The Risks of Buy Now, Pay Later Services

High Fees and Credit Score Harm Reasons for Caution

Andy Spears
3 min readNov 5, 2021


Consumers enjoying the convenience of buy now, pay later (BNPL) products such as AfterPay and Klarna should be aware of potential risks, consumer advocates warn. While these services can be helpful, they can also hurt a consumer’s credit score and sometimes carry high fees.

Lauren Saunders of the National Consumer Law Center (NCLC) says of these products:

Buy-now-pay-later products, if affordable and truly free to the consumer, may help consumers manage larger purchases without the long-term debt and high costs of credit cards. But some BNPL products may have deceptive and abusive profit models built on the expectation of late fees from struggling consumers.

Saunders warns that some BNPL products focus on consumers who are not likely to be able to repay the debts on time. These consumers then incur significant late fees that boost the revenue earned by the service provider.

BNPL providers do not directly consider the consumer’s ability to repay. Even if they check do a soft check of credit reports, those reports may not reveal BNPL debt. Industry analysts have warned that BNPL providers may underestimate consumers’ debt levels and may be headed for even higher default rates.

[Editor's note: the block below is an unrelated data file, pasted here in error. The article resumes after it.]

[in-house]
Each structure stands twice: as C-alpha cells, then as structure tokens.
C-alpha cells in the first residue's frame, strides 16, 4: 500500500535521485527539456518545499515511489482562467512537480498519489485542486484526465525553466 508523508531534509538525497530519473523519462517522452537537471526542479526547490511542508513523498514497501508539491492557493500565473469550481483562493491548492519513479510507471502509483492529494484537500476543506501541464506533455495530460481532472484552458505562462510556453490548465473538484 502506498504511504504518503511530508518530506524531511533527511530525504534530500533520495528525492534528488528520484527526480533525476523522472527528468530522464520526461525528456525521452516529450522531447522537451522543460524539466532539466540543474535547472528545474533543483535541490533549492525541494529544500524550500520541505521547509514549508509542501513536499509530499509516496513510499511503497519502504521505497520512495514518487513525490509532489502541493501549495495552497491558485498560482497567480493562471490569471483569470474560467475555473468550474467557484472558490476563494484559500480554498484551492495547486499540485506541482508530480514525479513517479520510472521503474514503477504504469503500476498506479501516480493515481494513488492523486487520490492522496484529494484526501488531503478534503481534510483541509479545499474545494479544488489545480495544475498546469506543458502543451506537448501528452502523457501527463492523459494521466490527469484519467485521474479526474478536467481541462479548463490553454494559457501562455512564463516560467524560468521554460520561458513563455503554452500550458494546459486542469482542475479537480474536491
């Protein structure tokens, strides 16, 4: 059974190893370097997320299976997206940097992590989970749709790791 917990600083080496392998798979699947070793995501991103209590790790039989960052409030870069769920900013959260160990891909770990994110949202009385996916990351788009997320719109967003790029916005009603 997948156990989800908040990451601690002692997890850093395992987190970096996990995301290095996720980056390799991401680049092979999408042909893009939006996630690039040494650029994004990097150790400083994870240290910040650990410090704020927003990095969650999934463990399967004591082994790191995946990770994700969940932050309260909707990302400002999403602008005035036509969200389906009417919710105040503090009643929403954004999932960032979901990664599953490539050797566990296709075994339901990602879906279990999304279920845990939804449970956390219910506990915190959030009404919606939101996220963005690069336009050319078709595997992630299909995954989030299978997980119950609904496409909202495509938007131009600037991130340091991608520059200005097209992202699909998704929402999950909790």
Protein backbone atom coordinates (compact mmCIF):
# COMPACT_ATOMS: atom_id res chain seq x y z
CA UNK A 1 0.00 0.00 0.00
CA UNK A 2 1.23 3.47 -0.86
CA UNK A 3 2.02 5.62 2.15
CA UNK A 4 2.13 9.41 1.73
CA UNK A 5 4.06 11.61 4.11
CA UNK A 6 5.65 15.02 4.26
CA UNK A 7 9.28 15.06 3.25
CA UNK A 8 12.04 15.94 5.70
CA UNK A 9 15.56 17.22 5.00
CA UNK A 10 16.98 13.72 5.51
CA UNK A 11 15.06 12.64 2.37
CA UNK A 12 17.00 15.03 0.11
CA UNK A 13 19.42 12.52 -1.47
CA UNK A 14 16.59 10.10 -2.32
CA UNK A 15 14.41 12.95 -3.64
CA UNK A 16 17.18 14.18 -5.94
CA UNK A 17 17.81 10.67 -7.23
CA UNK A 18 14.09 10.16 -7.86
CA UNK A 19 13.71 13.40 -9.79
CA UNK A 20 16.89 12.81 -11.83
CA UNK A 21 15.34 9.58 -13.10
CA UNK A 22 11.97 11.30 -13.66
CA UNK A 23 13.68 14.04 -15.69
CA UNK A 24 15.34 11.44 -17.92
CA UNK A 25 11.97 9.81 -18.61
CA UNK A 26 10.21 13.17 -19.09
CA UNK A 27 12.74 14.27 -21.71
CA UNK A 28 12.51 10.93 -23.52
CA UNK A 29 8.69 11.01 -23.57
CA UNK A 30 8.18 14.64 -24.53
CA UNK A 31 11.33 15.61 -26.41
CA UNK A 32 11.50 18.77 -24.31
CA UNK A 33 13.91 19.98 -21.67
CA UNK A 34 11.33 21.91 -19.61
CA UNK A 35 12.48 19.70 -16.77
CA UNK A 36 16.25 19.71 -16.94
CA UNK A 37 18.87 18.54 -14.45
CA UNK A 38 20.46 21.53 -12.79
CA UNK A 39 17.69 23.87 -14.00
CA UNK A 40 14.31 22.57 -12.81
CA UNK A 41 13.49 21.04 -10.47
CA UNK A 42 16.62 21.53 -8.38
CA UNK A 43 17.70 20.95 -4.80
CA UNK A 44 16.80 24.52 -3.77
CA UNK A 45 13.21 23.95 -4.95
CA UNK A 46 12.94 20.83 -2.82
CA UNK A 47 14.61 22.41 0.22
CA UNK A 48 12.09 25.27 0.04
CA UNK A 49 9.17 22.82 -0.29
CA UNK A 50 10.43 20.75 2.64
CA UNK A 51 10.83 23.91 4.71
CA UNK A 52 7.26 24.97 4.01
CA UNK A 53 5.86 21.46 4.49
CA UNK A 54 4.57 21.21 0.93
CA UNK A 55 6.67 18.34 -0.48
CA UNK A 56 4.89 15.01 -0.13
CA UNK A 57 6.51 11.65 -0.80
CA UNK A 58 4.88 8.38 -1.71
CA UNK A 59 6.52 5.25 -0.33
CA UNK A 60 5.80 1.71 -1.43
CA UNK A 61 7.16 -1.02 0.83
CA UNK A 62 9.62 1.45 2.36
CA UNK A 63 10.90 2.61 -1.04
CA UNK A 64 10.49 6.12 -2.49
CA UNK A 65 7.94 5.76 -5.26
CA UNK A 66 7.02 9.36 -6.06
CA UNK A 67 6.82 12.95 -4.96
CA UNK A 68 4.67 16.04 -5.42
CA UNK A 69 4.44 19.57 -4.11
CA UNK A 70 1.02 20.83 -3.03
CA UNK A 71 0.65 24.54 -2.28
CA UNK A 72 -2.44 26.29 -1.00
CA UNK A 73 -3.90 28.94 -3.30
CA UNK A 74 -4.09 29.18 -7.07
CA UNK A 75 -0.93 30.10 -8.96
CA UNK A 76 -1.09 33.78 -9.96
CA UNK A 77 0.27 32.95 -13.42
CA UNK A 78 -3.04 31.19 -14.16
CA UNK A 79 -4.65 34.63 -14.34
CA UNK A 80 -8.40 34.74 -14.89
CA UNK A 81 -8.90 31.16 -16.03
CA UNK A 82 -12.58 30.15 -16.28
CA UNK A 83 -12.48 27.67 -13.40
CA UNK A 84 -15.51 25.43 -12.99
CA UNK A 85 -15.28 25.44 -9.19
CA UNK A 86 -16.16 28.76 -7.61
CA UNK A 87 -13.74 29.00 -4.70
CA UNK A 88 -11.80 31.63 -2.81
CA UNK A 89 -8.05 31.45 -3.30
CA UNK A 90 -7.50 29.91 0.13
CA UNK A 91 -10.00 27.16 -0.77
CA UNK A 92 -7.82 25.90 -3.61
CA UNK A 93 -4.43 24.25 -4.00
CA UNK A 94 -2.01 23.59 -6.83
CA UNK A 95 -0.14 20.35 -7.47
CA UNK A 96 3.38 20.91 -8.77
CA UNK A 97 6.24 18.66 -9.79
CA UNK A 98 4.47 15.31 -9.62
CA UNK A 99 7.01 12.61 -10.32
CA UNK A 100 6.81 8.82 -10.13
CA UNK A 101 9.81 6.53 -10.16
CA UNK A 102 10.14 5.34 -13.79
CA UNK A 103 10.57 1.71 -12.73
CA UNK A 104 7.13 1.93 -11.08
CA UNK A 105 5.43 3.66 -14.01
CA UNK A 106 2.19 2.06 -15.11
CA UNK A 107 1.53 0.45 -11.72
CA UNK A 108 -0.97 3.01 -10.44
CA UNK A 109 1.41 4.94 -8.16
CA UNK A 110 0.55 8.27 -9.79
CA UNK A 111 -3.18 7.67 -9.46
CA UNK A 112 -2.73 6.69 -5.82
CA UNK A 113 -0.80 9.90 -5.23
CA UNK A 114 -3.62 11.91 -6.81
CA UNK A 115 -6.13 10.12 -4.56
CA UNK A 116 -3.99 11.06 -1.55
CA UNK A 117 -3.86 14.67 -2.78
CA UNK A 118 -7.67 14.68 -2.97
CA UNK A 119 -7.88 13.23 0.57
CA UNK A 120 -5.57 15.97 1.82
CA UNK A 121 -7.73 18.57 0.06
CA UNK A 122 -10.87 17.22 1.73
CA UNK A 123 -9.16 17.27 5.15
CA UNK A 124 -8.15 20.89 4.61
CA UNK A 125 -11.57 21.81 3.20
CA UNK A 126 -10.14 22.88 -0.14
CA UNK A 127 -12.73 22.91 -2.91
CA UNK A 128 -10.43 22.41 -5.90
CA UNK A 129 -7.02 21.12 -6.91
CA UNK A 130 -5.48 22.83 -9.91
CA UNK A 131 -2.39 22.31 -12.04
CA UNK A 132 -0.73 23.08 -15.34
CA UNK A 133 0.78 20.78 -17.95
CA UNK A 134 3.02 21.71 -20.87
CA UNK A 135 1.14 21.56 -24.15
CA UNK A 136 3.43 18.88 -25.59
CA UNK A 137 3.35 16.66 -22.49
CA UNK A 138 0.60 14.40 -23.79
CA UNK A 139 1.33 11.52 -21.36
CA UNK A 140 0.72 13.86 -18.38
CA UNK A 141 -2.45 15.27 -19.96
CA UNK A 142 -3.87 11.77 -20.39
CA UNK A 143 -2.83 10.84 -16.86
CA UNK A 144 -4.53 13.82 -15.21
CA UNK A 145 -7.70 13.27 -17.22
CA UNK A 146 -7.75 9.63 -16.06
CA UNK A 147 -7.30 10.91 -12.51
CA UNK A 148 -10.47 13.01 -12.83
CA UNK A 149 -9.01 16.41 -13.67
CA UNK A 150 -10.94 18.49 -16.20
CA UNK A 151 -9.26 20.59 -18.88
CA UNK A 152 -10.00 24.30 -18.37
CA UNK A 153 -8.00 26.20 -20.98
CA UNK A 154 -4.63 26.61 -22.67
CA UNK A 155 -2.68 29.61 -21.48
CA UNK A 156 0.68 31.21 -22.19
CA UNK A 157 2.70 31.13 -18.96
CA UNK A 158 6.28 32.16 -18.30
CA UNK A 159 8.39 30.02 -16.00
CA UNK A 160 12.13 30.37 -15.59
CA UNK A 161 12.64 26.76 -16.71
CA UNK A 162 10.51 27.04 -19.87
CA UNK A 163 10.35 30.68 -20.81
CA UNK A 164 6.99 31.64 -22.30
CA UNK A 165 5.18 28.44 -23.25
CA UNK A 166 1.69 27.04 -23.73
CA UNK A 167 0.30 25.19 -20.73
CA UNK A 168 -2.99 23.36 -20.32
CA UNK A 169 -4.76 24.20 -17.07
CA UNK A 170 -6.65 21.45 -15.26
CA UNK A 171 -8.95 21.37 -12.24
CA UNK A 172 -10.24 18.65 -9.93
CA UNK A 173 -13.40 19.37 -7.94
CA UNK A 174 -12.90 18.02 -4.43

In addition to a potential debt trap, BNPL products can actually harm a consumer’s credit score.

Trina Paul, writing for CNBC, notes the ways these products may negatively impact a consumer’s credit score.

“If reported, a missed payment can be noted on your credit report for up to seven years and will negatively impact your credit score,” says Rod Griffin, the senior director consumer education and advocacy at Experian.

Additionally, having multiple short-term accounts can make it look like you have more debt than you can handle — decreasing your credit score.

“While the record of on-time payments can boost your credit, you could see a blow to your score from using the [BNPL] service,” says Leslie Tayne, founder and managing director at Tayne Law Group. “Every purchase you make with a POS loan is considered a separate account on your credit report that gets closed once you pay off the balance. Since these loans are short-term (generally six weeks), they can bring down the average age of your credit history considerably — especially if…



Andy Spears

Writer and policy advocate living in Nashville, TN —Public Policy Ph.D. — writes on education policy, consumer affairs, and more . . .